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Roman Shipwreck Contained Oldest Known Eye Medicine

DIE WELT (Germany), PNAS (USA)


PISA - Take a guess how many types of medication you have in your medicine chest. Fifty? A few hundred?

Medication is a banality in our day – but things looked very different 2000 years ago when there were no pharmaceutical giants and mass production facilities. Hippocrates had to pick his own herbs and mix his own salves and tinctures. Needless to say that only a few privileged patients were at the receiving end of such work-intensive services.

So even for just those reasons the discovery of some researchers from Pisa and Florence is a sensation, reports Die Welt.

From the depths of the sea off the coast of Tuscany, Italy, out of the wreck of a sunken ship, they have brought up a tin pillbox containing ancient medication – six pills, over 2000 years old. That’s how old the wreck of the trading ship "Relitto del Pozzino" is.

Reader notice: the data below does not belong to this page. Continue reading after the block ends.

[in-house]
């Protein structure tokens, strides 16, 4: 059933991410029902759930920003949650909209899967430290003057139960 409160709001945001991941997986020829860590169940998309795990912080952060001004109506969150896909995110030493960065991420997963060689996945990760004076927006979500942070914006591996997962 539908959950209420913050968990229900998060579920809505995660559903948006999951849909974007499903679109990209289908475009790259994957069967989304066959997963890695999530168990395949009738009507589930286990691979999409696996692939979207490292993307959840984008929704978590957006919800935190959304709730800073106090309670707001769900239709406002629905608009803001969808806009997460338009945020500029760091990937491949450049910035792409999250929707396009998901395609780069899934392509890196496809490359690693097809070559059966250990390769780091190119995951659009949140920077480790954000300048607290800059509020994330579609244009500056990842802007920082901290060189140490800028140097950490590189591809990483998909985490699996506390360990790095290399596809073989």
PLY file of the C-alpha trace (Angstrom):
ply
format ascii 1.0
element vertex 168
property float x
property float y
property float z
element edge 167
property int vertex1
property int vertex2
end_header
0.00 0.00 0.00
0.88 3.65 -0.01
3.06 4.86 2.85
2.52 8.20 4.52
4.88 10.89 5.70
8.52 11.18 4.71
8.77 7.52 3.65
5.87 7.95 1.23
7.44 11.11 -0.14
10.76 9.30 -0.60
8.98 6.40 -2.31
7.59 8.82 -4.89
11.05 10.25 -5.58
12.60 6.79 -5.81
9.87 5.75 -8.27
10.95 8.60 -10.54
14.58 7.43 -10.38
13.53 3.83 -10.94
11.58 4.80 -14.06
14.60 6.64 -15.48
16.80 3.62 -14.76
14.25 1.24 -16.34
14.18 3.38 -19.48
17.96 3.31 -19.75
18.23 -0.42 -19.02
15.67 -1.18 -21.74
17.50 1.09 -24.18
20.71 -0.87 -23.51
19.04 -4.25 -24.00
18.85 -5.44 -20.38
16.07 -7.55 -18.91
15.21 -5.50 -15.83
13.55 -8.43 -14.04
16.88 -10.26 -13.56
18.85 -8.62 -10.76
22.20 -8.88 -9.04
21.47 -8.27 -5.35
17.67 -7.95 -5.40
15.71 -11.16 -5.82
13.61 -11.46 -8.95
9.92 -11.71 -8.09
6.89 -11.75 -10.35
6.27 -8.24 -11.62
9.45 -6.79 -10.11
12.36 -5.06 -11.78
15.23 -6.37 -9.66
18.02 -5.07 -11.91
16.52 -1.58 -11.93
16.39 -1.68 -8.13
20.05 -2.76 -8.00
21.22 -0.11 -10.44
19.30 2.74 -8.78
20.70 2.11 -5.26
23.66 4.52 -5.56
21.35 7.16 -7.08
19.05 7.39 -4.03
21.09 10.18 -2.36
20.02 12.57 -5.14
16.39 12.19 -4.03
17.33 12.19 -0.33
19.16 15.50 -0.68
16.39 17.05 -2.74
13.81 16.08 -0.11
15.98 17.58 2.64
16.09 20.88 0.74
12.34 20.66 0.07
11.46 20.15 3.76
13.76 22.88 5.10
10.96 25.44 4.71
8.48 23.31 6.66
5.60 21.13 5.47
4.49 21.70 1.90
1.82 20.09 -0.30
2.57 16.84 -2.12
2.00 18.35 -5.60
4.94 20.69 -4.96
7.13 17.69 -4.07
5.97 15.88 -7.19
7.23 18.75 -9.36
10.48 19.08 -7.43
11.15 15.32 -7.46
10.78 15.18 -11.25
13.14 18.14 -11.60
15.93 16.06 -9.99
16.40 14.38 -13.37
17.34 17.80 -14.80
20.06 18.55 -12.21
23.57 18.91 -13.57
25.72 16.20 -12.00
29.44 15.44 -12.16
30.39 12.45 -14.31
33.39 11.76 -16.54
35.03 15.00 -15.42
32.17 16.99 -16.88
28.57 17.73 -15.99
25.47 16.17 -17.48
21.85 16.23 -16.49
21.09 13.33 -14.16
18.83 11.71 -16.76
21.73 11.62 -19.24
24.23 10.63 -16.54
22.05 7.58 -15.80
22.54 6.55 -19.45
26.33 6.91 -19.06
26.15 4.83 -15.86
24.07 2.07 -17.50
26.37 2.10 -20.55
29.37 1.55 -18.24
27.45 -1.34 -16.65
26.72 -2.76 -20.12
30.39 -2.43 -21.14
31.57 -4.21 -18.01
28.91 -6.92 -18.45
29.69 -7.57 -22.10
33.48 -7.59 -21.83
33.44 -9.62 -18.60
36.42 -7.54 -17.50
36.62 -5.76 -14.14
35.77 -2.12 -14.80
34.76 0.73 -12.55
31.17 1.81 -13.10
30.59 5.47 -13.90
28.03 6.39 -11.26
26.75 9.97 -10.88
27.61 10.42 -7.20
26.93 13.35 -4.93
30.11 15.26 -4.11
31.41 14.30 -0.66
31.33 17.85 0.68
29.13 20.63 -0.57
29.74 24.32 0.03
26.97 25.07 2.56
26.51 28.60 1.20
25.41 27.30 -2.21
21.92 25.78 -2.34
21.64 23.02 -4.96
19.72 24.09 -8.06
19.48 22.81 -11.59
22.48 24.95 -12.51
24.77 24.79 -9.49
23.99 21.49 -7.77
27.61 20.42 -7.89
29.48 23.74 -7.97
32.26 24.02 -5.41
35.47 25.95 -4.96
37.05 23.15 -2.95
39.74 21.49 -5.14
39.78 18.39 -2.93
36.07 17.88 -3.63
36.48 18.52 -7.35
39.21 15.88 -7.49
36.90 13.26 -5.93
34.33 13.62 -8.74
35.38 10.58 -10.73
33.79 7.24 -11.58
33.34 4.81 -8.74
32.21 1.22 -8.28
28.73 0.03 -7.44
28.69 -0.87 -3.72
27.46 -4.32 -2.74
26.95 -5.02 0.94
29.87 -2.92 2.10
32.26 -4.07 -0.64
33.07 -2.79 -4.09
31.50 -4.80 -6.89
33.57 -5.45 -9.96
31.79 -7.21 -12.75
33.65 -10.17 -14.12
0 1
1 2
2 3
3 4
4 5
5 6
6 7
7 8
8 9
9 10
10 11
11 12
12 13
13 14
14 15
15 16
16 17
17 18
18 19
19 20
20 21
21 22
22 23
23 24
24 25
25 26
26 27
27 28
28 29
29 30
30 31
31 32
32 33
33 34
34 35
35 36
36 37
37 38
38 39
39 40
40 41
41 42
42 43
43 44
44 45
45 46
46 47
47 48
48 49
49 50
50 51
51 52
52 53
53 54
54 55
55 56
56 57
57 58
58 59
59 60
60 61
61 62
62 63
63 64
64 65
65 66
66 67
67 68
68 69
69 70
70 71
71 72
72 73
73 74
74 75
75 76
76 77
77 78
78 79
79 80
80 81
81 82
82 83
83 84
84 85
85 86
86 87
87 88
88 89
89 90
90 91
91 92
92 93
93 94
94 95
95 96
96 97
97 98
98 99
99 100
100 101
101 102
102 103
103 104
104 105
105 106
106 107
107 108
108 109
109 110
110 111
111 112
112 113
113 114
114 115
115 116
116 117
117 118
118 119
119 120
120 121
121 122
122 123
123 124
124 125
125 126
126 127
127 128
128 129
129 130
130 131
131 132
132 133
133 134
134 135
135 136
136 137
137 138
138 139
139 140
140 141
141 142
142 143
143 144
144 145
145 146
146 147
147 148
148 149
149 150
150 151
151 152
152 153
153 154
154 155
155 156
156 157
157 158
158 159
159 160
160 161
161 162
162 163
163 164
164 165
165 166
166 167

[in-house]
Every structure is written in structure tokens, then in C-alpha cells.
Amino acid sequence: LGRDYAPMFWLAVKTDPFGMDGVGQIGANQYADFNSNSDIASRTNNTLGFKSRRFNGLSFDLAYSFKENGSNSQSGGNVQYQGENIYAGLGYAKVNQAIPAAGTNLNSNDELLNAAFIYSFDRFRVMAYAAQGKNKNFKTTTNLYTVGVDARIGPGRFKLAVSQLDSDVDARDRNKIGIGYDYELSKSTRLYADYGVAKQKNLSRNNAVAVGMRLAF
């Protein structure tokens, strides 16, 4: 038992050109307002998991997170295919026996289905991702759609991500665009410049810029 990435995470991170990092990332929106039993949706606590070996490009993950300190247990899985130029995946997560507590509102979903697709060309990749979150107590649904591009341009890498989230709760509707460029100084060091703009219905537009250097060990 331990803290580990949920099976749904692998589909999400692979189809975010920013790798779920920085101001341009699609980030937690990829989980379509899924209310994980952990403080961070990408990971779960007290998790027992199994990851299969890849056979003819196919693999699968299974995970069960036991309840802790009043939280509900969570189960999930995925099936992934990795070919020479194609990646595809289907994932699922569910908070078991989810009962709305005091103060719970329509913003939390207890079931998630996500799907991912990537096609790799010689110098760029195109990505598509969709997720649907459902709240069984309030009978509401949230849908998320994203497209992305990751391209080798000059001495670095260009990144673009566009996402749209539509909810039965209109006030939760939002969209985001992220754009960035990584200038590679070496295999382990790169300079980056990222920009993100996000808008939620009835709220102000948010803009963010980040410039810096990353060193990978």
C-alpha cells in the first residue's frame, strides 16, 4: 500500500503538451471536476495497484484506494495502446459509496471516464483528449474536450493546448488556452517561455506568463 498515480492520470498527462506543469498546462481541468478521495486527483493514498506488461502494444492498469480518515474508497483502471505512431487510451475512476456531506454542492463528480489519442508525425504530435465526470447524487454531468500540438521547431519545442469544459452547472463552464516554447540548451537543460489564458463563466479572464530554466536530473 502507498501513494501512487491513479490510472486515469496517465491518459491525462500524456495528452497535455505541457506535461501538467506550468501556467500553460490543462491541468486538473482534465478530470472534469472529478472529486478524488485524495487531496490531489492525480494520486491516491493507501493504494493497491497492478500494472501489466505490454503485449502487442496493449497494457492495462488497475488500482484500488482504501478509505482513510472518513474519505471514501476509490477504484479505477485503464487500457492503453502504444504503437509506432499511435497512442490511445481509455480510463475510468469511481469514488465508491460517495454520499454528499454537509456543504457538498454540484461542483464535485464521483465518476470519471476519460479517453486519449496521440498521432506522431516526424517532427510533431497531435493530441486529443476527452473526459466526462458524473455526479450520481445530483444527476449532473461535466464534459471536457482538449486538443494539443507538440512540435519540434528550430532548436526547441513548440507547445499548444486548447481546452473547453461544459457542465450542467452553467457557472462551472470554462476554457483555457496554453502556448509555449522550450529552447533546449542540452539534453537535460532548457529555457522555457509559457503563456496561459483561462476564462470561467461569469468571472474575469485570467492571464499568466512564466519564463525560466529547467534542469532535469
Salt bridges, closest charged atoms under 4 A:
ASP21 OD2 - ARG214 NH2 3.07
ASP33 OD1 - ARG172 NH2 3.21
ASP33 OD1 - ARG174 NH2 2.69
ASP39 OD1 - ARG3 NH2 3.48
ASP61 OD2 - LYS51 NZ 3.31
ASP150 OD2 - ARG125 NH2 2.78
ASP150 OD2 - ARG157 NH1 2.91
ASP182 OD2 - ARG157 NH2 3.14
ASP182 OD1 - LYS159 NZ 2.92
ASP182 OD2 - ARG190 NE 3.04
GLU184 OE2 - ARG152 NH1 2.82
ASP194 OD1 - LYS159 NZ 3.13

Photo Parchi Val di Cornia

The ancient pillbox will doubtlessly turn out to be one of the most valuable items found in the shipwreck. By analyzing the contents of the tablets, the team working with Erika Ribechini of the University of Pisa is hoping to find new information about ancient healing arts and potential new approaches for modern healing methods.

In Proceedings, the journal of the U.S. National Academy of Sciences, Ribechini reveals what is in the pills. The main component is still used today: zinc, which has disinfecting properties and is used in the treatment of wounds. She believes the tablets were not meant to be swallowed but rubbed on the eyelids to combat eye disease. “The composition and the form of the tablets seem to indicate that they were used for ophthalmic purposes: the Latin name collyrium (eyewash) comes from the Greek name κoλλυ´ρα, which means “small round loaves,” writes Ribechini.

Who knows – maybe one day this ancient medication will make its way in a modern version into our medicine chests. Assuming there’s still room.

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